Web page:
A cutting-edge vascular treatment program for multiple sclerosis (MS) at Stanford Medical School was terminated in December after some patients undergoing the therapy had complications.
Michael Dake, a Stanford professor of cardiovascular surgery, had surgically widened the internal jugular veins of select MS patients with stents, or mesh wire tubes. The procedure, called an angioplasty, attempted to fix a blockage limiting blood flow from the brain to the heart.
This insufficiency, termed CCSVI, was originally discovered by Dr. Paolo Zamboni, the director of the Vascular Diseases Center at the University of Ferrara in Italy. Zamboni hypothesized that the limited blood flow through the veins contributed to inflammation in the brain associated with MS.
MS patients who had angioplasties in Italy reported improved quality of life, leading to considerable excitement among members of the MS blog community. The wave of interest spread across the globe to Stanford, where Dake became the primary American doctor to perform the new surgery on MS patients.
Although the U.S. Food and Drug Administration (FDA) had not yet approved stents for this particular purpose, physicians have leeway in applying previously approved devices in new ways, according to the Stanford School of Medicine’s public affairs office. The office said Dake lawfully attempted the new surgery on MS patients — some 40 altogether, although the school would not confirm the exact number.
“Dake has used balloon angioplasty and stents in his practice of medicine, based on his knowledge of vascular insufficiency and of certain medical devices and his experience as a cardiovascular surgeon,” wrote Paul Costello, a spokesperson for the medical school, in an e-mail to The Daily.
Then one of Dake’s patients died of a brain hemorrhage on a flight back from visiting the doctor at Stanford. There is now a Facebook group in her memory attempting to raise money to aid further research into CCSVI therapy.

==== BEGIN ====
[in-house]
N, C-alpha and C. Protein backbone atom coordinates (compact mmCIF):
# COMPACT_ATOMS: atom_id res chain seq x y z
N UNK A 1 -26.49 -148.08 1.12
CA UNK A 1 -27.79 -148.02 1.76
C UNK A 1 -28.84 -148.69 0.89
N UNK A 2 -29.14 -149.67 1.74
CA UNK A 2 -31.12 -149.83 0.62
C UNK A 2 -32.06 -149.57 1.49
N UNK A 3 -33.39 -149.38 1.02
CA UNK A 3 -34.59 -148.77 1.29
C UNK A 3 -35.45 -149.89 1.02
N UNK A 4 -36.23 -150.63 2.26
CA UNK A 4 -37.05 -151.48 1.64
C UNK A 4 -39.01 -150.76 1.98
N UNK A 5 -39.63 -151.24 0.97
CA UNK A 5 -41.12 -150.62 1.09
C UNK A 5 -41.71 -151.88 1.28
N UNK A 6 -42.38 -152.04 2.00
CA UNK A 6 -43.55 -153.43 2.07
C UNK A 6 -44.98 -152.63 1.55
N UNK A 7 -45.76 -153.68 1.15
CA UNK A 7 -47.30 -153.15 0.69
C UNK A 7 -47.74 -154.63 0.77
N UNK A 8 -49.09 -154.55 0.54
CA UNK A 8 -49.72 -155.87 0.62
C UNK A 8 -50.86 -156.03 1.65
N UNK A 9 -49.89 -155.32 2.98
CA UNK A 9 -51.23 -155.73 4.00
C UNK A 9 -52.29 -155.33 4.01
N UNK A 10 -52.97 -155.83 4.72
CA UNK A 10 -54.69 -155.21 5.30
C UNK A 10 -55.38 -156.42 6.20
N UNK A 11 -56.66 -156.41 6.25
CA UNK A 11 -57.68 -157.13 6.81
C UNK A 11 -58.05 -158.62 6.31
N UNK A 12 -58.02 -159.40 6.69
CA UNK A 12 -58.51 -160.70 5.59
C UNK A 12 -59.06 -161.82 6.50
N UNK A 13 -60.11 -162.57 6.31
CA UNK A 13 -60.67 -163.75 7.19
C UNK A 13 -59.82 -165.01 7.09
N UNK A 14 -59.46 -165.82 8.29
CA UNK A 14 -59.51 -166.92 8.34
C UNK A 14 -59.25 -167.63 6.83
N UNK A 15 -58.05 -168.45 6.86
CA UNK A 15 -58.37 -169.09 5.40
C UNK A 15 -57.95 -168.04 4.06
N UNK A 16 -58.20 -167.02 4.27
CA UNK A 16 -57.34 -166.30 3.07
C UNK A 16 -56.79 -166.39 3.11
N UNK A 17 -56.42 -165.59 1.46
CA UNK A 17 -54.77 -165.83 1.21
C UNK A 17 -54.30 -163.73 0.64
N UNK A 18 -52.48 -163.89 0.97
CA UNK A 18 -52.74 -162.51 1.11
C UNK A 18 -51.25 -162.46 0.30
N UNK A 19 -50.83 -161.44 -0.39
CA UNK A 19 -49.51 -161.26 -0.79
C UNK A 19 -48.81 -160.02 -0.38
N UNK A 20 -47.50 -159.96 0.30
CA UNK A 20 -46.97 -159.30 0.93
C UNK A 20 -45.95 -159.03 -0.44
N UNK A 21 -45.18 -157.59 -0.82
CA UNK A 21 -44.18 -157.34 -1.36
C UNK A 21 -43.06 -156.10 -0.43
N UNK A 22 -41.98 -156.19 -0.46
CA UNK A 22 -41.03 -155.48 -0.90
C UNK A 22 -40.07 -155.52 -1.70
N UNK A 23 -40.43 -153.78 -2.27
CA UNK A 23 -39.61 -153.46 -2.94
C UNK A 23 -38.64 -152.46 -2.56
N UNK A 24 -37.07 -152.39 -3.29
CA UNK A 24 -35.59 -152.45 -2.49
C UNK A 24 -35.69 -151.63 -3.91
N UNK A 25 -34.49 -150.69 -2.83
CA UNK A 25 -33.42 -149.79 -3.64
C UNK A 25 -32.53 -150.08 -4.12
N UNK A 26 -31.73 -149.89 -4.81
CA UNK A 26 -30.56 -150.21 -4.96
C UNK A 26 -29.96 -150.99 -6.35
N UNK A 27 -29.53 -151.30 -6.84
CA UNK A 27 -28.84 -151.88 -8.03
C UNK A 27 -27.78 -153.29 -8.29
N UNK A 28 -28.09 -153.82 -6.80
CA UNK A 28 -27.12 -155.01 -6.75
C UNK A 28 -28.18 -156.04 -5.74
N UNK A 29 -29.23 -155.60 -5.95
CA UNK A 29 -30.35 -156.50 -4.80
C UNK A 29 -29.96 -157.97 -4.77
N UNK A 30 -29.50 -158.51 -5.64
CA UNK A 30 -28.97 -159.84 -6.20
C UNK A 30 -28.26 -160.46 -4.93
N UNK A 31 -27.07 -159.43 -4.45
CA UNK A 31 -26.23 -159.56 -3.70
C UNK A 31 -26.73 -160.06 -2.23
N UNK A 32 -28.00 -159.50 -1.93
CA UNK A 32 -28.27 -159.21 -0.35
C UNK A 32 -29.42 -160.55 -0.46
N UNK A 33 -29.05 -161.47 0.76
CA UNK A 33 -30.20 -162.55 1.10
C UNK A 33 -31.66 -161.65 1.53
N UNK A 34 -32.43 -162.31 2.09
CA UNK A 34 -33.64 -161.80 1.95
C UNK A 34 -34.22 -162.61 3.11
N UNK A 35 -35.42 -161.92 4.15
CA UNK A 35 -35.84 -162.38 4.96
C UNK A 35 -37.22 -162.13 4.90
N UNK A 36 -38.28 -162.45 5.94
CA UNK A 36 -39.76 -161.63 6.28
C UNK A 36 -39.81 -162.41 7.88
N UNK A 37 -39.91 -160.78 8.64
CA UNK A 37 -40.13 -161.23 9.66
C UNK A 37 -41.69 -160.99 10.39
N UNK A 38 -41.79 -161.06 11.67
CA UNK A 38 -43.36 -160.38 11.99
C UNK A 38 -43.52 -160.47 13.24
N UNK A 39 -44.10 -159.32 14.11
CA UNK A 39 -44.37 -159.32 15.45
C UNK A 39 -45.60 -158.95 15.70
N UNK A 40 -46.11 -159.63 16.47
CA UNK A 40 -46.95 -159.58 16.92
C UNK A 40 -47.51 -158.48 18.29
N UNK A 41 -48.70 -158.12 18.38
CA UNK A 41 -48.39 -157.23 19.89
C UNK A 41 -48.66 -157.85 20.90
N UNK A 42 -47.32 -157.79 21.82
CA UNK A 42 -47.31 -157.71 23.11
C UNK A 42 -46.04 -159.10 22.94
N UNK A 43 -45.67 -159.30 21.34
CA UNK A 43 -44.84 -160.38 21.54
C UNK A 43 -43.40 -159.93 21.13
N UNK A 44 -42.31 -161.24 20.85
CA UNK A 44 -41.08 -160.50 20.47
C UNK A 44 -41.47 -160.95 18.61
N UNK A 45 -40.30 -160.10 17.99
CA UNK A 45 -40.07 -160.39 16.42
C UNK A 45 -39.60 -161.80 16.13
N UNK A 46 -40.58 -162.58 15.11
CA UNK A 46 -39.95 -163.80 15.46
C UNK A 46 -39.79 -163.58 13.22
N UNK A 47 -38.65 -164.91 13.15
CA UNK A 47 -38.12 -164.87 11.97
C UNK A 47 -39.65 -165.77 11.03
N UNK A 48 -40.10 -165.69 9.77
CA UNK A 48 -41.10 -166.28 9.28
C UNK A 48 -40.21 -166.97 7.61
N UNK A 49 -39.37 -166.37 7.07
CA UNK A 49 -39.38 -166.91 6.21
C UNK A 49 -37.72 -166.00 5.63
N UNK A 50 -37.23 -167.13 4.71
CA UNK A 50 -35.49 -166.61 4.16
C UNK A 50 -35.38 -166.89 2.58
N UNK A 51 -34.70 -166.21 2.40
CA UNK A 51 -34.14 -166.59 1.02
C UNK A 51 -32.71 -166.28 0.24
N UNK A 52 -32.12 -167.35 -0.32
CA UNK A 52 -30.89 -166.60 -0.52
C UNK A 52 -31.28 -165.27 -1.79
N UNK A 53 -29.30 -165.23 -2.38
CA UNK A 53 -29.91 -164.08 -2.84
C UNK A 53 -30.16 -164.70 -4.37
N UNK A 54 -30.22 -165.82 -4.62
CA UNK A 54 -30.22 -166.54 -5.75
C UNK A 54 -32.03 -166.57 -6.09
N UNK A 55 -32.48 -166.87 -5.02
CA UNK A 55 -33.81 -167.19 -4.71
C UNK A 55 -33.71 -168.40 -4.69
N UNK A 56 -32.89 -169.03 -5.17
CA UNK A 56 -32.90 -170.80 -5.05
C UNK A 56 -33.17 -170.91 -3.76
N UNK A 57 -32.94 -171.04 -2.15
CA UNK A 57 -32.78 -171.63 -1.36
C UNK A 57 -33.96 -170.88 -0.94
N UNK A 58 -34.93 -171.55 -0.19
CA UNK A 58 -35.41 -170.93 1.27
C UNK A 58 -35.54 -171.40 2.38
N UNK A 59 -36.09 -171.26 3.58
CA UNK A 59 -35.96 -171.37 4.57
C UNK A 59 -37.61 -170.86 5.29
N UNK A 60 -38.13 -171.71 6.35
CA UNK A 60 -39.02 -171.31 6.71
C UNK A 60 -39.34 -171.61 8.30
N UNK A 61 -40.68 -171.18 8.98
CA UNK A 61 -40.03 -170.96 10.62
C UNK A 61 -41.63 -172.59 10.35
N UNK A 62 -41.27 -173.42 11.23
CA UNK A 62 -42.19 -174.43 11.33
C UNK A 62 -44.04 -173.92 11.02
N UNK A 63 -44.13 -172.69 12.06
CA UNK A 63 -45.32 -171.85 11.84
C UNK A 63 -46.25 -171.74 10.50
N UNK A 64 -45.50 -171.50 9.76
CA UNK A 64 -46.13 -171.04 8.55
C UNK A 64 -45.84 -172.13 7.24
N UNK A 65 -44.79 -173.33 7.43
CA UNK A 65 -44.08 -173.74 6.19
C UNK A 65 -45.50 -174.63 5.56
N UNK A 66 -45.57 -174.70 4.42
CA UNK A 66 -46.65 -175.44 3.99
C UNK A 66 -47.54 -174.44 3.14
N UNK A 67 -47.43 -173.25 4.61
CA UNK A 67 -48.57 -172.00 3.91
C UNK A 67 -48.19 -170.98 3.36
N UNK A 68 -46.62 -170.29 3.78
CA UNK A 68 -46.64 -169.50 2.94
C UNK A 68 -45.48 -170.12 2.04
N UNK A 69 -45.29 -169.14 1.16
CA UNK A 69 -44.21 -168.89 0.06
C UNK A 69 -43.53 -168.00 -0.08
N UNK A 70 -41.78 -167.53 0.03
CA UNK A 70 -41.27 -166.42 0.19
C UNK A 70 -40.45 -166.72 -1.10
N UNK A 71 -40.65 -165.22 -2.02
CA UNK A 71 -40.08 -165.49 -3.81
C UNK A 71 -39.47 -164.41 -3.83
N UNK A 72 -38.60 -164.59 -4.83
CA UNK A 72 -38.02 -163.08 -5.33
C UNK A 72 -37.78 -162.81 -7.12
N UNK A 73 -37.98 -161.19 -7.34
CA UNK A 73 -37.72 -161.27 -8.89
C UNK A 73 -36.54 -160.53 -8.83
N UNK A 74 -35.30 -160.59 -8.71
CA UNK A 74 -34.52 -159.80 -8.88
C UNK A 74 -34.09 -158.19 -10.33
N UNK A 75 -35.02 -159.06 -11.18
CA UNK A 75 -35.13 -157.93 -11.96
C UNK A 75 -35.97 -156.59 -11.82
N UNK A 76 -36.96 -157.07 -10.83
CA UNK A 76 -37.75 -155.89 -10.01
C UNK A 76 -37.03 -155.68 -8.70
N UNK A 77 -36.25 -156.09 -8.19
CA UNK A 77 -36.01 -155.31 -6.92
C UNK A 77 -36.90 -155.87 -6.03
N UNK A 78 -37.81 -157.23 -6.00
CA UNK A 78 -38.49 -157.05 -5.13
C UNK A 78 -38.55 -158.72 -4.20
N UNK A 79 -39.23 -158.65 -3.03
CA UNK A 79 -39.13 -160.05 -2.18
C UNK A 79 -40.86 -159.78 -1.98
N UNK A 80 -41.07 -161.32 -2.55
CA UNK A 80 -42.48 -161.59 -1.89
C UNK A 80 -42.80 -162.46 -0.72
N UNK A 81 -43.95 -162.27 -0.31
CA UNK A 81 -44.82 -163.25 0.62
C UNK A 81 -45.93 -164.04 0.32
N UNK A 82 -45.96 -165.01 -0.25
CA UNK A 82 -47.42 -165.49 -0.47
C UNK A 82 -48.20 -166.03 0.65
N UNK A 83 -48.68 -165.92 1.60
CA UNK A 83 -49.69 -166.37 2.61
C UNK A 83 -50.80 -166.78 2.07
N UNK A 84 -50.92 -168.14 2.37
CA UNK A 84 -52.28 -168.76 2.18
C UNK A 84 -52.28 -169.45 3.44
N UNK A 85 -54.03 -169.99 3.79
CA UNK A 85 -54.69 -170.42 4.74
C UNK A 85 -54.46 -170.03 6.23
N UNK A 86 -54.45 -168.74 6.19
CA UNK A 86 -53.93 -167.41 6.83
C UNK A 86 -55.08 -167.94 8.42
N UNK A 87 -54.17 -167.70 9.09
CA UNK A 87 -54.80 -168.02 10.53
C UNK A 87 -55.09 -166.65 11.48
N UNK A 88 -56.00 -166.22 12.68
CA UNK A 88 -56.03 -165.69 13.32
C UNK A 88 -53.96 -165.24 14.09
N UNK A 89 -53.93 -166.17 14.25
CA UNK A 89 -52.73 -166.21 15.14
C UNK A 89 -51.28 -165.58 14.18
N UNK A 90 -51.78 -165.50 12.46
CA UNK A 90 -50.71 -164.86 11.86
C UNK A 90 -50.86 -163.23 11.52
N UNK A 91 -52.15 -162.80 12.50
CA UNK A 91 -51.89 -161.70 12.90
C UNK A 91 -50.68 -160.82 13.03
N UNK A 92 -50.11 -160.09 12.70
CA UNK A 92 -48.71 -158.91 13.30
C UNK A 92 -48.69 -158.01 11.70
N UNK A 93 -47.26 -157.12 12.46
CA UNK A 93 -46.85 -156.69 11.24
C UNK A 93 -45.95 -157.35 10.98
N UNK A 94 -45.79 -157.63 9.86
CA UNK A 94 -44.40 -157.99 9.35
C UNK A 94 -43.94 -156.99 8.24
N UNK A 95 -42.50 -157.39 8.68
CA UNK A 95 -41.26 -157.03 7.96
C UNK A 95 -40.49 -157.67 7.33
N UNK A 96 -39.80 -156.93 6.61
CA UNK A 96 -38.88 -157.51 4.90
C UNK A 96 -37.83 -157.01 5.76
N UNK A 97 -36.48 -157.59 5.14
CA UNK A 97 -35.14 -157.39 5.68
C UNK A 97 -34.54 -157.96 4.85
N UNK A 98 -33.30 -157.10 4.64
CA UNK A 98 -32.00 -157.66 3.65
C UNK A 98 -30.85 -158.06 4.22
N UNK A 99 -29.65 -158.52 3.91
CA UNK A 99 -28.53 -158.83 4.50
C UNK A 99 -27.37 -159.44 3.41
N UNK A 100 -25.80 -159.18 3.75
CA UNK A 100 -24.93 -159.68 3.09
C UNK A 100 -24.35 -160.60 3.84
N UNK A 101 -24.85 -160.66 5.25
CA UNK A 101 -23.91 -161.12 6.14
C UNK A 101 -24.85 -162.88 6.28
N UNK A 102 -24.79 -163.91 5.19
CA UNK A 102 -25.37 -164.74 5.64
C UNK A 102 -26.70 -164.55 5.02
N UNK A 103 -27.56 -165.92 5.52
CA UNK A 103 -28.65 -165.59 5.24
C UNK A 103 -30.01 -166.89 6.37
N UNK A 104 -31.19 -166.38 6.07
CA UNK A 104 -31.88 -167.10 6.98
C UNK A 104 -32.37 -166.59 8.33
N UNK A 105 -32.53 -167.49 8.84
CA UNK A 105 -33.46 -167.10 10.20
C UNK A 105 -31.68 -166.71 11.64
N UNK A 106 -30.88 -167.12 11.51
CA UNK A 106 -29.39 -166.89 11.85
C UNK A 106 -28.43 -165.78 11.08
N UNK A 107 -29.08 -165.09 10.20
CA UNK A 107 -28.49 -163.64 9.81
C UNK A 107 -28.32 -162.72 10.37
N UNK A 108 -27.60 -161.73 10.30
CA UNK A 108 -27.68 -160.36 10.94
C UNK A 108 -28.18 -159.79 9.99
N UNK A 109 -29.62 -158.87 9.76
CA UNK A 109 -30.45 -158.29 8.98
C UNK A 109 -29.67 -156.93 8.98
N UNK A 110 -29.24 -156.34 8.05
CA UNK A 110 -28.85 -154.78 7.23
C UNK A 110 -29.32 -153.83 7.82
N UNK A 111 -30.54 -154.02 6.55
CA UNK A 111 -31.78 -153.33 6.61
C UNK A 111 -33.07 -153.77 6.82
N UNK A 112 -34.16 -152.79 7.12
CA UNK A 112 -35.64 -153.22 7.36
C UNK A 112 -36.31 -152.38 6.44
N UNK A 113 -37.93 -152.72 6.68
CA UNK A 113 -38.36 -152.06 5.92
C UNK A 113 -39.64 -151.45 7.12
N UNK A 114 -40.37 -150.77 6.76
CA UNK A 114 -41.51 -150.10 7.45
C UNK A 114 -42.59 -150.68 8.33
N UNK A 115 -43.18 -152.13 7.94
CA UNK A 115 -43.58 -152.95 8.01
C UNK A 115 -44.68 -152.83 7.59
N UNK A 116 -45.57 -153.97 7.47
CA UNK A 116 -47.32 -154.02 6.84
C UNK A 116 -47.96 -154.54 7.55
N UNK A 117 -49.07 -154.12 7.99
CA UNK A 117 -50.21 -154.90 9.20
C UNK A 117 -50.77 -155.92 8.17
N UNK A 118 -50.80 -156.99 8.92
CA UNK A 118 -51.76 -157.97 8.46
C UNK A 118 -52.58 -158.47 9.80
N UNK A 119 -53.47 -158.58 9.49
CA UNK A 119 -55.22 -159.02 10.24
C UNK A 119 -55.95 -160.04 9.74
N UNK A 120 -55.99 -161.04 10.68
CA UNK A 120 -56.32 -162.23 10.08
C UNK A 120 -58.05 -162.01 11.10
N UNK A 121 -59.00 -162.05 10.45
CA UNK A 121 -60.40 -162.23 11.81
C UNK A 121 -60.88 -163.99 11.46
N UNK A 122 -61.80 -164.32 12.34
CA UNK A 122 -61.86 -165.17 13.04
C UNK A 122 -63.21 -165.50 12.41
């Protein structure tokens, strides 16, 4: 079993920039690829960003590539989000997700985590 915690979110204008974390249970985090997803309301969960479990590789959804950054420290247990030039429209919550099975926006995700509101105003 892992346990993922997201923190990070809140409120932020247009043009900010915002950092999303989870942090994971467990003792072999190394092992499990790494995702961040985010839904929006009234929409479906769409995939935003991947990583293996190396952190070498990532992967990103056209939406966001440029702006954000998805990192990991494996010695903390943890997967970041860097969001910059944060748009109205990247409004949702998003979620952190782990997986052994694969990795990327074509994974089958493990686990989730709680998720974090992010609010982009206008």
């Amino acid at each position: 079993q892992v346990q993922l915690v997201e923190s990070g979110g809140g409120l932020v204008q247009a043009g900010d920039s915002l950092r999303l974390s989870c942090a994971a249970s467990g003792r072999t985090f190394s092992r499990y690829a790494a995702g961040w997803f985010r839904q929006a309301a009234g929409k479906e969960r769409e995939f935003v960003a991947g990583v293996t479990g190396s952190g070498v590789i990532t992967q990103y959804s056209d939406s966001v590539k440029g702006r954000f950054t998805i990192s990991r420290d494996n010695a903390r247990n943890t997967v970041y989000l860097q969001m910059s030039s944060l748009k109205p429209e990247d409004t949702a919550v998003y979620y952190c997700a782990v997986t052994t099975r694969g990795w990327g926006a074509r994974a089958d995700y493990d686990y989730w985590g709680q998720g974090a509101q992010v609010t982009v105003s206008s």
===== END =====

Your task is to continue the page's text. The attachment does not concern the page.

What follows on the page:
Another patient had to undergo emergency surgery, The Wall Street Journal reported.
In an e-mail to colleagues in December, Dake announced the termination of his angioplasty program until clinical trials could be secured.
“In the interval before our clinical protocol is approved by the appropriate regulatory agencies and necessary trial management infrastructure is secured, no further endovascular procedures including venograms, balloon angioplasty or stent placement will be performed for the evaluation or management of extracranial venous obstruction in any patients, with or without a diagnosis of Multiple Sclerosis,” he wrote. “I have made this decision after deep soul-searching.”
Stanford is now in the process of applying for grants and clearance to undertake a clinical trial of the therapy to begin late this year or early next year.
An advisory on the Department of Neurology’s Web site dissuades patients from pursuing the therapy at the moment.
“No, [the MS center does not recommend the procedure] at this time,” it said. “There is insufficient evidence of benefit, and possible risk.”
Costello confirmed that the University was no longer performing the procedures.
“The procedure is no longer taking place at Stanford awaiting a clinical trial,” Costello said.
It remains to be seen whether or not the FDA grants Stanford clearance for a clinical trial involving 100 patients in which neuroimaging could confirm whether or not vein blockage is actually a problem related to MS, and whether or not treatments like Dake’s and Zamboni’s could be effective.